The Bitcoin world is always buzzing with excitement and new ideas, which also attracts a lot of startups and entrepreneurs. Although there is a lot of interest in the Ethereum ecosystem as well, there are quite a few interesting Bitcoin startups to keep an eye on during 2016.
Cryptocurrency has always been touted as a disruptor in the remittance industry, although it is still somewhat difficult to convert Bitcoin to other payment methods. Bitcoinside, a new startup founded earlier in 2016, lets users convert transfers to other payment solutions, including PayPal, Western Union, and MoneyGram.
This sounds like a very useful service a lot of people will enjoy, especially in countries where it is difficult to sell Bitcoin without a bank account. An intermediary service such as Bitcoinside will always take a small cut for every transaction, though, which is something to take into account when dealing with this company.
One thing that could prove to be a drawback for Bitcoinside is how there are no customer reviews of this service in existence at the time of writing. Whether or not this indicates hardly anyone knows about the company, or if there are issues behind the scenes, is unknown. Be cautious when dealing with new companies who control your finances, though.
Even though Mijin is not a Bitcoin startup per se, they are using Bitcoin technology to bridge the gap with the financial world. The company’s business model revolves around providing private and permissioned blockchain solutions. For some players in finance—and other industries—this seems to be a favorable solution compared to dealing with Bitcoin itself.
Mijin offers some advanced features to its users, including support for multiple assets, multi-signature accounts, and smart contracts. This makes Mijin a solution which transcends the “borders” of finance, as it can be deployed as a contract environment or information management system as well.
The company roadmap has some interesting milestones planned, including integrating Mijin with the Zaif Bitcoin exchange engine during Q3 of 2016. Moreover, the final quarter of 2016 will be a good test to see how many transactions this solution can handle. The company estimates these numbers to be between 10,000 and 100,000 transactions per second.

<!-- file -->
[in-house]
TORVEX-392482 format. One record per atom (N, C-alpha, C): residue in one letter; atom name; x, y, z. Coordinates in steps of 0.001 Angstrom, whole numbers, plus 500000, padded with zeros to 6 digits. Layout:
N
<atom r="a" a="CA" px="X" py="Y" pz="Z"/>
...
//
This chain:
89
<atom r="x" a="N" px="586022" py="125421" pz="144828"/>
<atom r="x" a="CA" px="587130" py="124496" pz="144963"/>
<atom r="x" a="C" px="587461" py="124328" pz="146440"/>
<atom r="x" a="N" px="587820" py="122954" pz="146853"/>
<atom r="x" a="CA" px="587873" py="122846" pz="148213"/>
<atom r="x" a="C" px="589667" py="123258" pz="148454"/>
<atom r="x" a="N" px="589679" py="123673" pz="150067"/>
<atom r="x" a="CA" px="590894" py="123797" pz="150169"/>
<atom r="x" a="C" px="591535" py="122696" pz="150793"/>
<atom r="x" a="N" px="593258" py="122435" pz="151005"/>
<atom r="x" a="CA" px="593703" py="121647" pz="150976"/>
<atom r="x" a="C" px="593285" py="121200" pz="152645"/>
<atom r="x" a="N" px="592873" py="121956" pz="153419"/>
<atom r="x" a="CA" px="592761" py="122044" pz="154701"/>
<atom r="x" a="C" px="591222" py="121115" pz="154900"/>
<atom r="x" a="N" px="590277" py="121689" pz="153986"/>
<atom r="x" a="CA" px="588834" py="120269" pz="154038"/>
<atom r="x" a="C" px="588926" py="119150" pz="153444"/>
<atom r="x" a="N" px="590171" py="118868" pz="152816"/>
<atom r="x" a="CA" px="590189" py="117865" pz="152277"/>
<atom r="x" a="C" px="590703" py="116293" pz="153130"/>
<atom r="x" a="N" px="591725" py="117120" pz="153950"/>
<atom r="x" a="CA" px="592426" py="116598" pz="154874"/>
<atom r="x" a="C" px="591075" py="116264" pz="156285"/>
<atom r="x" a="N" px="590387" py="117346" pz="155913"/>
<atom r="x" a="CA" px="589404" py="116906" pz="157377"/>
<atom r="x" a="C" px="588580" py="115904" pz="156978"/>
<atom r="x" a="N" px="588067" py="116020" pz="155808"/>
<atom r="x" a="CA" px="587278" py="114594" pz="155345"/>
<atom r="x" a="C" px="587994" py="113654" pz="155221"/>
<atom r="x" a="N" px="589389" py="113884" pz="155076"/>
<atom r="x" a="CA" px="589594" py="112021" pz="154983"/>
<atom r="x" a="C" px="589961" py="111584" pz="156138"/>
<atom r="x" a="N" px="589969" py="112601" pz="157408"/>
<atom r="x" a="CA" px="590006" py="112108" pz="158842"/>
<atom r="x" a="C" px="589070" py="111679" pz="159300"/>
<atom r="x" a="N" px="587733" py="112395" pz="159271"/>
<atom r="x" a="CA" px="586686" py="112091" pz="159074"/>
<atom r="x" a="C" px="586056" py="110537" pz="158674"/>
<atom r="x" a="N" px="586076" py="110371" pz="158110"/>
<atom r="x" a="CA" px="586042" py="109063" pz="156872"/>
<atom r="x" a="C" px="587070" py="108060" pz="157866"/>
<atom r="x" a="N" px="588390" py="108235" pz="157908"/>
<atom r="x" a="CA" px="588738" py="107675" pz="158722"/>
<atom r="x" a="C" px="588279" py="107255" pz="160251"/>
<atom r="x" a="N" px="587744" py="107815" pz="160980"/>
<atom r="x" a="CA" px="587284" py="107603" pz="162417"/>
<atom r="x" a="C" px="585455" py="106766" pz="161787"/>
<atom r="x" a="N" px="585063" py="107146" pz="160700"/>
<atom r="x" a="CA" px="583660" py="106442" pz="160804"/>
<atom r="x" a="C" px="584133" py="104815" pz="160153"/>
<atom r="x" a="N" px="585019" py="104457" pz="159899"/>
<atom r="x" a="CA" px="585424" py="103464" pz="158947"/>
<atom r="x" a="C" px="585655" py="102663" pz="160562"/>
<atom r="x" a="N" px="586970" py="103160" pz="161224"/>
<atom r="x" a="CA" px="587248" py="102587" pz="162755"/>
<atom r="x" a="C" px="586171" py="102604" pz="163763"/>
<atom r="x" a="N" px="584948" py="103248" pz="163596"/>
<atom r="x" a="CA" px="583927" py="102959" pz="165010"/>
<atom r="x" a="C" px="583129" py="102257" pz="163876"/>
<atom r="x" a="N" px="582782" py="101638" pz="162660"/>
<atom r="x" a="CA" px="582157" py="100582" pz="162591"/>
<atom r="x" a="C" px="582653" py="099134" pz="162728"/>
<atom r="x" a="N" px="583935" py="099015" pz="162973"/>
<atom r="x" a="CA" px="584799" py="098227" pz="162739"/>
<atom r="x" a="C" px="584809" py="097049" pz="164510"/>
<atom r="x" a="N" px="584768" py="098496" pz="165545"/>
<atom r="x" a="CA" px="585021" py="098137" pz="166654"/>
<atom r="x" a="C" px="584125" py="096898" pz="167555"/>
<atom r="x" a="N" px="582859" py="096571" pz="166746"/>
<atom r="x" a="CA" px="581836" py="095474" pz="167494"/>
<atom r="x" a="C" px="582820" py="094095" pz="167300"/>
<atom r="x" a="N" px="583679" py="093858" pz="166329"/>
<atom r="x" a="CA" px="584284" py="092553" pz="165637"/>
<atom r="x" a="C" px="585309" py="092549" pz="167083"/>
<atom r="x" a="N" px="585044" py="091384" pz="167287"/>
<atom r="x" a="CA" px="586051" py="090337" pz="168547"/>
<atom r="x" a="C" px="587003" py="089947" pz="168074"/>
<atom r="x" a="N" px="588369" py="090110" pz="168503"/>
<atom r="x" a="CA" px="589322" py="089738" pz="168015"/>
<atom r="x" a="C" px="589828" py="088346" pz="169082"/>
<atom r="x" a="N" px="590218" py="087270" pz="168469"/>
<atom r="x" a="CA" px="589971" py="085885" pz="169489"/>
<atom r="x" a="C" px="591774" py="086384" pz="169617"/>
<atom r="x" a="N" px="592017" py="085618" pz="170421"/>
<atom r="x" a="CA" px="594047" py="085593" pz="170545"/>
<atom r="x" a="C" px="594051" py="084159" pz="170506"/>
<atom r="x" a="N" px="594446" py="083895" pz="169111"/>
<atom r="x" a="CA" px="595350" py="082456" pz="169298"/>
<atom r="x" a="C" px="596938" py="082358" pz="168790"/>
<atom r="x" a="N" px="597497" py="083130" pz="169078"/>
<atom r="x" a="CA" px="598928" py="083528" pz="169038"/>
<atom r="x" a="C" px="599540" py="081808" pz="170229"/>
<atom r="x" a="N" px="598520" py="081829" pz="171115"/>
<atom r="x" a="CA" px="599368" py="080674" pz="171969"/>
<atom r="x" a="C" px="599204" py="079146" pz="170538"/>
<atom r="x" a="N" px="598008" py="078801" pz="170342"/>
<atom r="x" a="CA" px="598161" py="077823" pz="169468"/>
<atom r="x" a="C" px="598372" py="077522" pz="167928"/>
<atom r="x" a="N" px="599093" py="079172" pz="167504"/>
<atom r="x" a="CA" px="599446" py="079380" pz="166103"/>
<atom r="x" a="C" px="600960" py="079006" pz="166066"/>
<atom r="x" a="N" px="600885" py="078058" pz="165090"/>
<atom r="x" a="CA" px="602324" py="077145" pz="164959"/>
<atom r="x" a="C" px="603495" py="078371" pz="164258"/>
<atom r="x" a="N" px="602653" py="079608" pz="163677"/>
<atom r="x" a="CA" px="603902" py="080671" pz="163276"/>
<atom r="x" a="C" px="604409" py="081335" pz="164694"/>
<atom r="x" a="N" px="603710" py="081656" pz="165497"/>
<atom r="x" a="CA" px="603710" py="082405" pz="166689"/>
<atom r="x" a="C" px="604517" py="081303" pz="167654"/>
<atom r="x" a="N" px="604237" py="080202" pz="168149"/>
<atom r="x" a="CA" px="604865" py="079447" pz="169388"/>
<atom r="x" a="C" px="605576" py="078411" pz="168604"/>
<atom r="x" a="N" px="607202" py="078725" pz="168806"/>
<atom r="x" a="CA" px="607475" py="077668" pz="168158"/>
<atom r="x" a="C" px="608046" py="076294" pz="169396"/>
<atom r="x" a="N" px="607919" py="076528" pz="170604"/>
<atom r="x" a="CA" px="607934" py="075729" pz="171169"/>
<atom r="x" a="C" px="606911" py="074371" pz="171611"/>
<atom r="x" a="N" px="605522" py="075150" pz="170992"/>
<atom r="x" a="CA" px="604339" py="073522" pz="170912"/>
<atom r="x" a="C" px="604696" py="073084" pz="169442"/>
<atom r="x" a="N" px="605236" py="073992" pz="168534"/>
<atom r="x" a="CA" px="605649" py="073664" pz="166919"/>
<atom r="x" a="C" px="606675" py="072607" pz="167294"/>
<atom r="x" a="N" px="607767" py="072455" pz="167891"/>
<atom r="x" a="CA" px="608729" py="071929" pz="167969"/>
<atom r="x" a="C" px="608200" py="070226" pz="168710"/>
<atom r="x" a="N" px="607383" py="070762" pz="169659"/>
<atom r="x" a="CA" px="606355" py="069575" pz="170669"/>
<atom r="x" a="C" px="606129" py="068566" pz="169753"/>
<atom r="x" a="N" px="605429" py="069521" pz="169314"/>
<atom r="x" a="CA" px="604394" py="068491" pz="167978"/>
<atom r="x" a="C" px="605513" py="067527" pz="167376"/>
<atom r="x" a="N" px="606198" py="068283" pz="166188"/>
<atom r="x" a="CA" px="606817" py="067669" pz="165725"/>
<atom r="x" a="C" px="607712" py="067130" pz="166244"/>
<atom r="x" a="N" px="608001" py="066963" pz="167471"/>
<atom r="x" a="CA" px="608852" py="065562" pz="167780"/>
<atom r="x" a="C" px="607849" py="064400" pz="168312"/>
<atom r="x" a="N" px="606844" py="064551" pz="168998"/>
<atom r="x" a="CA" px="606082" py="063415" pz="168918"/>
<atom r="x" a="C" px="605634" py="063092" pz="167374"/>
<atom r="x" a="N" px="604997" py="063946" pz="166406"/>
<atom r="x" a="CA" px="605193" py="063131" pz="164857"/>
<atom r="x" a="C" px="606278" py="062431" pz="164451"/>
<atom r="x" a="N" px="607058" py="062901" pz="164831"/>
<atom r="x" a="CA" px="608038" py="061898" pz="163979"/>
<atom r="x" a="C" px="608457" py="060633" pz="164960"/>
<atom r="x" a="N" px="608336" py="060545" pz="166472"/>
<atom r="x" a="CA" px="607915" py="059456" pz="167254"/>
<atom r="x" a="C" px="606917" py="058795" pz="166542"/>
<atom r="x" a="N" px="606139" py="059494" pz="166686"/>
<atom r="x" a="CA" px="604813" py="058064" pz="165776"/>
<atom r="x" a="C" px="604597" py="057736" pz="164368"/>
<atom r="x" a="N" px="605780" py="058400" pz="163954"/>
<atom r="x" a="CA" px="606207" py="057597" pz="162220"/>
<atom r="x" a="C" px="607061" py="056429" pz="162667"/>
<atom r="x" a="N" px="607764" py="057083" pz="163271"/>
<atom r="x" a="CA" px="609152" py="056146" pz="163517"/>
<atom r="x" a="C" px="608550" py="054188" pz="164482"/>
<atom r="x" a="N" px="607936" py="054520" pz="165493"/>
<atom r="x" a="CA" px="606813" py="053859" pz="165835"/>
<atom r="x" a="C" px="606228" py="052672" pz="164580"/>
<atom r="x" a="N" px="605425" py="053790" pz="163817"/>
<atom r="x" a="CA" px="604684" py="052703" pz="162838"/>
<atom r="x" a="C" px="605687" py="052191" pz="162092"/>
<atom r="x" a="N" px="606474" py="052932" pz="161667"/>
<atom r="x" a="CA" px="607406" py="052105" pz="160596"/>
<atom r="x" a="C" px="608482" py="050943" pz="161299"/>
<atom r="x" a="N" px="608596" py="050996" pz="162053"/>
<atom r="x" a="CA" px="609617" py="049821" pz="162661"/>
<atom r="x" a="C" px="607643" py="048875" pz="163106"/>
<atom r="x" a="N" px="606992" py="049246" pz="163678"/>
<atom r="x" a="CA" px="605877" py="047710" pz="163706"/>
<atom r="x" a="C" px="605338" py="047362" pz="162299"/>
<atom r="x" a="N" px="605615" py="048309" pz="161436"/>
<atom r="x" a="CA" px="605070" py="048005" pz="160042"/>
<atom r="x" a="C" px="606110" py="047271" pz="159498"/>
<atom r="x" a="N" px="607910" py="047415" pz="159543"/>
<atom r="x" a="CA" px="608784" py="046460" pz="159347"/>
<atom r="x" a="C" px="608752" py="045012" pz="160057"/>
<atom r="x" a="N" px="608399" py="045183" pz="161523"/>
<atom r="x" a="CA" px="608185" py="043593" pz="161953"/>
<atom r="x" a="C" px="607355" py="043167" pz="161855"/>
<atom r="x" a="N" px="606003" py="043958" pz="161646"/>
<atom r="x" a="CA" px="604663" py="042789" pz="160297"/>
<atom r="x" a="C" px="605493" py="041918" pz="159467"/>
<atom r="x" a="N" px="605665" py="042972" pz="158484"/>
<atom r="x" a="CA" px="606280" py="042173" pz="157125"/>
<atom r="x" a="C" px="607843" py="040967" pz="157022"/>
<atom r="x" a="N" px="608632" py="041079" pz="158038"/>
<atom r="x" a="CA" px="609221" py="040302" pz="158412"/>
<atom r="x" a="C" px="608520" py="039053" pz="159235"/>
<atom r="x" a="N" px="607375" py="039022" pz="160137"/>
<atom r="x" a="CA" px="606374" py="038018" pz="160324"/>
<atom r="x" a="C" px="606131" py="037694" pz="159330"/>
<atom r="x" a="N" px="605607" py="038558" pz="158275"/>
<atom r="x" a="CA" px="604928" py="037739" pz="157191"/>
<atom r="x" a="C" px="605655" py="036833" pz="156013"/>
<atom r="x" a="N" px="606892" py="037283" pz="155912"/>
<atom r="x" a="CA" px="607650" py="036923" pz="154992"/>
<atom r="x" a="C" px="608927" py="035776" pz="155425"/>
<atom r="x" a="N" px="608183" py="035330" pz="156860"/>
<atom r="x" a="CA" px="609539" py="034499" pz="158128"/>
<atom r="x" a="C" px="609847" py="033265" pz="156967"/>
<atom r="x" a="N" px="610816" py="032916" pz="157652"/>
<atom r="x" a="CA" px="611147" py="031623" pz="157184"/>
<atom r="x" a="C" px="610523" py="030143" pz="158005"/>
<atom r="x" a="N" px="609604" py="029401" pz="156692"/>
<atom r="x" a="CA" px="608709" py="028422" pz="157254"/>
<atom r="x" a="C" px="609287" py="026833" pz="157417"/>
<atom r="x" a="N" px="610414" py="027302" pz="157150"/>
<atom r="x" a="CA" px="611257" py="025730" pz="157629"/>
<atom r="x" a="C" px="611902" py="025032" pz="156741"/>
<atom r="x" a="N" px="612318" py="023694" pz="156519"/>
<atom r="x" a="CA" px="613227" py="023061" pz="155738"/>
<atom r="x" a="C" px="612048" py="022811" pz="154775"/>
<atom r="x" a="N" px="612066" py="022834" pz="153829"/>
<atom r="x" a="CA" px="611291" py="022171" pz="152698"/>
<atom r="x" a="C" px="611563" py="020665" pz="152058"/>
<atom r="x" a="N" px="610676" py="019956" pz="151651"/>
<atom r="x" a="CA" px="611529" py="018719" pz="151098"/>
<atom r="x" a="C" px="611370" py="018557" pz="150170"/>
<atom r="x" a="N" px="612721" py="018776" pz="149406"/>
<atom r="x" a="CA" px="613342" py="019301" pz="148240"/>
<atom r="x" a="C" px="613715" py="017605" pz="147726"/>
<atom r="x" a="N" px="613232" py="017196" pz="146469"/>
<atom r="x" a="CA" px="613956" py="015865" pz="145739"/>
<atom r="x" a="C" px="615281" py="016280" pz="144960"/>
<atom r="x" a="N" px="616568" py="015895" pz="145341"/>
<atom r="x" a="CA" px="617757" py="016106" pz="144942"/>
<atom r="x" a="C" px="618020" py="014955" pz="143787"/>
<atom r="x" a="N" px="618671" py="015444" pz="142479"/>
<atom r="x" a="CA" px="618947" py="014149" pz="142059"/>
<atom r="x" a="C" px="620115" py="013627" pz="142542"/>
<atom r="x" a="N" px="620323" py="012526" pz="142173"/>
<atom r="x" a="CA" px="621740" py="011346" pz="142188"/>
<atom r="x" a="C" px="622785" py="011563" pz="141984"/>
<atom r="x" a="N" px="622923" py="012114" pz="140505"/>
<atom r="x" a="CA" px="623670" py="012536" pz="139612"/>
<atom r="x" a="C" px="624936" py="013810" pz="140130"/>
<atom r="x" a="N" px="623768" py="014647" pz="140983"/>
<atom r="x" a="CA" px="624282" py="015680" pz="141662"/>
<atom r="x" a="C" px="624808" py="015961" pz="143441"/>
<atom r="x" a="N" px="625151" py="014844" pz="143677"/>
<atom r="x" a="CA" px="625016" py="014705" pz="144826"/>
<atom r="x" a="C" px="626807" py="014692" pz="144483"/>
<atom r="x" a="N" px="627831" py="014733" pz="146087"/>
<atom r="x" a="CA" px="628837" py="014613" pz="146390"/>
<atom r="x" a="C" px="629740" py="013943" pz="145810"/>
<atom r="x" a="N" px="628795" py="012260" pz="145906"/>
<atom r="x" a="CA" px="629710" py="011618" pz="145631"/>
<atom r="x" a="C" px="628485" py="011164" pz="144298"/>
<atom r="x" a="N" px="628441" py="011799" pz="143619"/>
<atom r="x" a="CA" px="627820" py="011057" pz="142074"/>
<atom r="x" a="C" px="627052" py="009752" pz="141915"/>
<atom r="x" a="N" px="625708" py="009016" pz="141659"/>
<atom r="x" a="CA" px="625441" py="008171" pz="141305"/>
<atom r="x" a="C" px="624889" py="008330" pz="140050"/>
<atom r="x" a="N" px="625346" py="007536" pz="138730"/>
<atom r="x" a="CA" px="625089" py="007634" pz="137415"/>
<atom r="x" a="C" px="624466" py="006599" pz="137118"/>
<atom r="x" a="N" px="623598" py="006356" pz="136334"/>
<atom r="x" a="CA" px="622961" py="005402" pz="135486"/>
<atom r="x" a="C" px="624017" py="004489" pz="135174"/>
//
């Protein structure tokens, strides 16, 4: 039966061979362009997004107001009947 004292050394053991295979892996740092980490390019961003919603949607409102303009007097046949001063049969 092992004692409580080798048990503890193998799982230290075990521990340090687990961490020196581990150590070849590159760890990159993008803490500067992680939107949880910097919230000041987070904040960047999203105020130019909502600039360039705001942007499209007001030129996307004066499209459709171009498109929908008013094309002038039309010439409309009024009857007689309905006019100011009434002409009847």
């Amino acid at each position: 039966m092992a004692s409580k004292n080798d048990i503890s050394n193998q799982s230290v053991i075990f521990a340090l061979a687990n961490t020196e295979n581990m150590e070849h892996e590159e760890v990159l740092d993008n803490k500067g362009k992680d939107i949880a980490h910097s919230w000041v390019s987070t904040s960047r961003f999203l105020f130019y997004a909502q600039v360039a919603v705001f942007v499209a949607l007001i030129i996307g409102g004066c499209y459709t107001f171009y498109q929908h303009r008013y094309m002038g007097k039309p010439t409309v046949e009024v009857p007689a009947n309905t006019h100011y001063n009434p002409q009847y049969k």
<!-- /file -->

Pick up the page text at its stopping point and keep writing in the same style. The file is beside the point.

Ever since the OpenBazaar platform was released a few months ago, there has been a strong following and the community keeps growing. This decentralized global marketplace where Bitcoin is the only supported payment method [for now] has attracted a lot of interest, and the development team will introduce new features over time.
One of those new features would give OpenBazaar users the opportunity to ensure potential customers can access their store at all time, rather than relying on the device running the code being connected to the Internet. Additionally, the reputation system will undergo some changes in the coming months.
Last but not least, there is Rootstock.io, a company dedicated to bringing smart contracts to the world of Bitcoin. Up until this point, smart contracts are only easily accessible through the Ethereum ecosystem, but Rootstock wants to offer the same functionality to Bitcoin users.
The team has opened up their private testament to select people in April of 2016, and the deployment of the public testnet will occur in Q3 of this year. If their trials are successful, smart contracts on the Bitcoin blockchain should be possible later this year, although developmental timetables are always subject to change.